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Primera Air Makes Changes to Transatlantic Offering Two Weeks Before Launch

A Primera Air 737-800 (Photo: Ken Fielding/http://www.flickr.com/photos/kenfielding [CC BY-SA 3.0 (http://creativecommons.org/licenses/by-sa/3.0) or CC BY-SA 3.0 (http://creativecommons.org/licenses/by-sa/3.0)], via Wikimedia Commons)

The Nordic low-cost airline that aims to provide low-cost nonstop transatlantic service with its fleet of A321neo and LR aircraft has just hit a speedbump two weeks before its first scheduled flight from London’s Stansted Airport to Newark’s Liberty International Airport. The aircraft that was supposed to provide the service, the A321neo, has not yet been delivered to Primera Air, leading the airline to wet-lease a Boeing 757 to make the transatlantic hop in its place.

The aircraft substitution primarily affects customers traveling the London to Newark route, which begins service a month before the airline’s other routes from London, Paris, and Birmingham and Newark, Toronto and Boston begin. According to Routes Online, the 757 service will remain from the airline’s transatlantic launch on April 19 until May 4. Then, the A321 will be put on the route with its first flight being on May 5.

However, the A321 will only operate on the route for a week until May 13 when it is replaced again by a 757 operating a six-times-weekly route between England and America. The service then reduces to three-times-weekly beginning on May 22 until May 29, at which point it returns to daily service until August 4 when the A321 will resume its role on the route.

Additionally, the London to Boston route will also be affected by the aircraft swap. The route will launch with a Boeing 757 on May 18, while the other routes beginning on that day remain unaffected and will continue to be serviced by the A321neo fleet. The route will also be offered four-times-weekly instead of daily.

Customers seated in the airline’s premium cabin were among the first to be notified, as they were placed in the economy cabin and offered to be refunded the difference in cost. The 757s that will operate the route in the A321s stead are configured in an all-economy configuration with 198 seats in total, while Primera’s A321s are configured in a two-class configuration with 200 seats in total.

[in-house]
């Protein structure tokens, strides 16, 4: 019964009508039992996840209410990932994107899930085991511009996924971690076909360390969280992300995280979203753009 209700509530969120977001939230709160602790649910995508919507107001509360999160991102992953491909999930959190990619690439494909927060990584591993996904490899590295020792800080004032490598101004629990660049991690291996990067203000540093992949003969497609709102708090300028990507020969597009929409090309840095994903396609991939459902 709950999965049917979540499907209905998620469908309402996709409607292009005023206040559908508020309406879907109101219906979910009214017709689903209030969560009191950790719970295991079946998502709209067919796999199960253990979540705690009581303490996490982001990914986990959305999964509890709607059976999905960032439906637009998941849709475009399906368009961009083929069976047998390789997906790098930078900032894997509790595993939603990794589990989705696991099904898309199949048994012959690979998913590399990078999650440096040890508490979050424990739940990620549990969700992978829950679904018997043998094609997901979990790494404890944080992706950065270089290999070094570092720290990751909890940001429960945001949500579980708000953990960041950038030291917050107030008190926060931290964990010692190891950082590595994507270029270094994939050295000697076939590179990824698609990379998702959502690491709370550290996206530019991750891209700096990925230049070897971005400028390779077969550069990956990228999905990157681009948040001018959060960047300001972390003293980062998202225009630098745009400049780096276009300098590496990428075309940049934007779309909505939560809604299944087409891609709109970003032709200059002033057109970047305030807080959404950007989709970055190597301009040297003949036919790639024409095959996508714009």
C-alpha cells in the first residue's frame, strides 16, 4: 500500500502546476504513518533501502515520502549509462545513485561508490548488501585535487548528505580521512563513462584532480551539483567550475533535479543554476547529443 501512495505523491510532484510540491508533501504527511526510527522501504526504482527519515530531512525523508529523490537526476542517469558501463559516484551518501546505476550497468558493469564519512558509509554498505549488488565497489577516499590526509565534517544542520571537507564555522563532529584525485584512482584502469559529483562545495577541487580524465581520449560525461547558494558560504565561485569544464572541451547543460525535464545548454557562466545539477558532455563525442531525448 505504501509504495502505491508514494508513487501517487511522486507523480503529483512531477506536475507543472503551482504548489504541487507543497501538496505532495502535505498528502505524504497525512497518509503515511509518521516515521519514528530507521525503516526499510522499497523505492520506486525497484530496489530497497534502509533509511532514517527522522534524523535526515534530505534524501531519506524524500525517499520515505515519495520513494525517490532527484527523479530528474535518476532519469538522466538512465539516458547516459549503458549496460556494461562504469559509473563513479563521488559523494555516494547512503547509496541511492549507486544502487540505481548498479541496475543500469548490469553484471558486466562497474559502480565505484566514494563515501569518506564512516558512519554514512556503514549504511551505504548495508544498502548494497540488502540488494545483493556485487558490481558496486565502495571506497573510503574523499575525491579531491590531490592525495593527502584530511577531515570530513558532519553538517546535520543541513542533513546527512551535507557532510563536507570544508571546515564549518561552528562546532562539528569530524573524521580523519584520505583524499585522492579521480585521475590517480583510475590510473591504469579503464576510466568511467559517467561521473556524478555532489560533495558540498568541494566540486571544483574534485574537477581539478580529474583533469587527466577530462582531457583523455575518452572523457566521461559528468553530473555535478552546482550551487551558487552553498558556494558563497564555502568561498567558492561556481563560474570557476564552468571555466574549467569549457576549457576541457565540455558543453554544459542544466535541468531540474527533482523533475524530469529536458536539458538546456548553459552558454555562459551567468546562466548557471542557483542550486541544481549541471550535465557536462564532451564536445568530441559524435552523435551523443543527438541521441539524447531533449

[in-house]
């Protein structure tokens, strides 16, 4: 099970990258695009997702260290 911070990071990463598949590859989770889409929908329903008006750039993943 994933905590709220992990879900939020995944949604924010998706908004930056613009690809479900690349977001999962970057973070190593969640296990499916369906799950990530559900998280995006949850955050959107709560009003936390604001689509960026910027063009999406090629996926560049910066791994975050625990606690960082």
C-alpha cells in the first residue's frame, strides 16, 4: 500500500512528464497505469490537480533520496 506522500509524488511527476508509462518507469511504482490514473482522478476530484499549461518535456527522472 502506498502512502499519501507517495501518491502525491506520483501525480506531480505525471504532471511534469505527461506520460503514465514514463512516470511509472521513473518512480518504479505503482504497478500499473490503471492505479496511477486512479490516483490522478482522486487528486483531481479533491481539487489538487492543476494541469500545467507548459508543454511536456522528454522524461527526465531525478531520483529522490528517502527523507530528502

While It is not yet known which airline or leasing company Primera will acquire its Boeing 757s from, one speculation is that the airline may call upon its old partner Jet2.com, which the airline has worked with in the past to provide wet-leased aircraft to Jet2.com currently has a fleet of 11 Boeing 757-200s and has hubs in Birmingham and London-Stansted, similar to Primera.

This isn’t the first time that airlines have had to make last-minute changes to their aircraft due to delivery delays. Norwegian Air International, the transatlantic arm of Norwegian Air Shuttle that operates Boeing 737 MAX 8s between North America and Europe, had to sub in its intra-Europe Boeing 737-800 Next Generation aircraft for its first few flights while it waited for its MAX aircraft to arrive.

Primera’s newest A321neo has been spotted wearing Primera colors at Airbus’ facility in Hamburg, meaning that the aircraft is near delivery. However, it is unknown when that aircraft will be repositioned to London and if it will be in place for its scheduled May 5 flight across the pond.

UPDATE: According to Primera Air CEO Hrafn Thorgeirsson and ch-aviation, the airline will wet-lease the Boeing 757-200s to be used on the London-Newark/Boston routes from Orlando-based National Airlines with a possible additional wet-leased Boeing 767-300ER from EuroAtlantic Airways.

National Airlines is primarily a cargo airline which failed at starting a scheduled passenger division from its base in Orlando-Sanford using its passenger charter 757 fleet, which will now be used by Primera from May until August. EuroAtlantic has a long history of providing wet-leased aircraft to low-cost airlines such as Norwegian Long Haul in its infancy.

Thomas Pallini


  • Thomas Pallini

    Tom has been flying for as long as he can remember. His first flight memory was on a Song Airlines 757 flying from LaGuardia to Orlando. Back then, he was afraid to fly because he thought you needed to jump off the plane in order to get off. Some years later, Tom is now a seasoned traveler, often flying to places just for the fun of it. Most of the time, he'll never leave the airport on his trips. If he's not at home or at work as a Line Service Technician at Long Island MacArthur Airport, he's off flying somewhere, but only for the day.

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